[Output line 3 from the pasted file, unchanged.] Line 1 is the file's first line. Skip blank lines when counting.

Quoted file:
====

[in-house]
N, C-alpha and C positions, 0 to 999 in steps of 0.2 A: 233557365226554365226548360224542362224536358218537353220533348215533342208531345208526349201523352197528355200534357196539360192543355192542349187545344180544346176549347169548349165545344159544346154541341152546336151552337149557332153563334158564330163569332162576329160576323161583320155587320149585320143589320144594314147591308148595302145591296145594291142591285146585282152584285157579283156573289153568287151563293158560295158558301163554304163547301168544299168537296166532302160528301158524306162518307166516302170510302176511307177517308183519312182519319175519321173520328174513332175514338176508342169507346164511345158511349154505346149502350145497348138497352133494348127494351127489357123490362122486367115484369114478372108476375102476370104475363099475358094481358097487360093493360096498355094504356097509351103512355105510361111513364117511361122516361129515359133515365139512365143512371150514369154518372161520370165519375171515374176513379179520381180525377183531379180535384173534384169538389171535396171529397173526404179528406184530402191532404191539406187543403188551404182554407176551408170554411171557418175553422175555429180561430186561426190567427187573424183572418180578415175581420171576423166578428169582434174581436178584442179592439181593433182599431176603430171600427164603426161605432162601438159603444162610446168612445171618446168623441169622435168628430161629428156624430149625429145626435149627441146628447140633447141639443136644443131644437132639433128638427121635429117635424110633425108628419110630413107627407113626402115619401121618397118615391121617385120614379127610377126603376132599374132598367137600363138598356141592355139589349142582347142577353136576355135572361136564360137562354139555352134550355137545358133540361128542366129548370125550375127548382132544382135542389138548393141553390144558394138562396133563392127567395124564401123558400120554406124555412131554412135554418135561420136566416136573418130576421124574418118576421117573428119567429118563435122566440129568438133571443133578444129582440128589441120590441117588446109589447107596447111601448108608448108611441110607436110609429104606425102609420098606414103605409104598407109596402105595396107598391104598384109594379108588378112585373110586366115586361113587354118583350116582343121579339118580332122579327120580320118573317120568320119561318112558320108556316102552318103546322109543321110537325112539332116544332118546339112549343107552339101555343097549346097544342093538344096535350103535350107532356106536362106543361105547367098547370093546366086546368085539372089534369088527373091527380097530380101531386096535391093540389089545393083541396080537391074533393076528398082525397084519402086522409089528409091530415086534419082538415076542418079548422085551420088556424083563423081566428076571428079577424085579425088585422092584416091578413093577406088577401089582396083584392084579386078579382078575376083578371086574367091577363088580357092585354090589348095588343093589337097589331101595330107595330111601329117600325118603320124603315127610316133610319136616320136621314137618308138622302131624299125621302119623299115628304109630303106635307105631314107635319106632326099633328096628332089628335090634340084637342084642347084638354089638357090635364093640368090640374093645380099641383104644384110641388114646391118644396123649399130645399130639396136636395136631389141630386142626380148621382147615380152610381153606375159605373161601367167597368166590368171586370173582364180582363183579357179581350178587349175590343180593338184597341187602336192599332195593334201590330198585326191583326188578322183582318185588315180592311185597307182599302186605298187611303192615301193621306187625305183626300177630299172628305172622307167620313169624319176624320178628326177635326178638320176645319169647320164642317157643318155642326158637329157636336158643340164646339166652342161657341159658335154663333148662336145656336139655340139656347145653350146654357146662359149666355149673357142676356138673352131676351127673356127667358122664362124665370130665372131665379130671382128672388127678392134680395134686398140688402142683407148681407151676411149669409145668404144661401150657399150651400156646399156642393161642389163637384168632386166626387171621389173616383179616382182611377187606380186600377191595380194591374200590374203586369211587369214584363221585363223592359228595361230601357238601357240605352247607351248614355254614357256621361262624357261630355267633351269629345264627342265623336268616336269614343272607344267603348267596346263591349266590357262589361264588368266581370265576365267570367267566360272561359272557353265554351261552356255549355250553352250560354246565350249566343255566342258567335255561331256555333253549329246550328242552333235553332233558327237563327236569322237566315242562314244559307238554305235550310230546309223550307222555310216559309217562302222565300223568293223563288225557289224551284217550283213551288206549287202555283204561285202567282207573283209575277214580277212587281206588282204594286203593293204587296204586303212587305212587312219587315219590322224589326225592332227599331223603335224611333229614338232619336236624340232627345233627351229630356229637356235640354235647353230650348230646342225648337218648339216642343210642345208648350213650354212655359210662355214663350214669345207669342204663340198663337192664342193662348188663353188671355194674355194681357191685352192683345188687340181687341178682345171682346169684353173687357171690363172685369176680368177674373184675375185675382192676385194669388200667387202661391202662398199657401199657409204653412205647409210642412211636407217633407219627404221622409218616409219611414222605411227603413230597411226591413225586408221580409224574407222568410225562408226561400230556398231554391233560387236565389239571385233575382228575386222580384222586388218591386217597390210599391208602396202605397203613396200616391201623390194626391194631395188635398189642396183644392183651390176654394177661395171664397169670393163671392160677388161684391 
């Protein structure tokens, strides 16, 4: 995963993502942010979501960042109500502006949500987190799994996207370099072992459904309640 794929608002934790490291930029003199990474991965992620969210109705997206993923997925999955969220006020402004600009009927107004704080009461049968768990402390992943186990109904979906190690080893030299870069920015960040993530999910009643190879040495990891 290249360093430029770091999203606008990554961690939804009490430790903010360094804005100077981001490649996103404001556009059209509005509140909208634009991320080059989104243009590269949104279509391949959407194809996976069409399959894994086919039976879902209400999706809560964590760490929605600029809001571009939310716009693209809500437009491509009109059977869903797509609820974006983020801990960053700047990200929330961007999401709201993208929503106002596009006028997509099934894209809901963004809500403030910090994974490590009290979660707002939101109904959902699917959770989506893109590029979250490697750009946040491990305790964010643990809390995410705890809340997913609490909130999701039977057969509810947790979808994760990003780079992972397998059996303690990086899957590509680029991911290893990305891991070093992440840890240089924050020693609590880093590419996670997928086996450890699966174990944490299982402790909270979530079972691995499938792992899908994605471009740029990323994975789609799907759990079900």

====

């Protein structure tokens, strides 16, 4: 995963993502942010979501960042109500502006949500987190799994996207370099072992459904309640 794929608002934790490291930029003199990474991965992620969210109705997206993923997925999955969220006020402004600009009927107004704080009461049968768990402390992943186990109904979906190690080893030299870069920015960040993530999910009643190879040495990891 290249360093430029770091999203606008990554961690939804009490430790903010360094804005100077981001490649996103404001556009059209509005509140909208634009991320080059989104243009590269949104279509391949959407194809996976069409399959894994086919039976879902209400999706809560964590760490929605600029809001571009939310716009693209809500437009491509009109059977869903797509609820974006983020801990960053700047990200929330961007999401709201993208929503106002596009006028997509099934894209809901963004809500403030910090994974490590009290979660707002939101109904959902699917959770989506893109590029979250490697750009946040491990305790964010643990809390995410705890809340997913609490909130999701039977057969509810947790979808994760990003780079992972397998059996303690990086899957590509680029991911290893990305891991070093992440840890240089924050020693609590880093590419996670997928086996450890699966174990944490299982402790909270979530079972691995499938792992899908994605471009740029990323994975789609799907759990079900």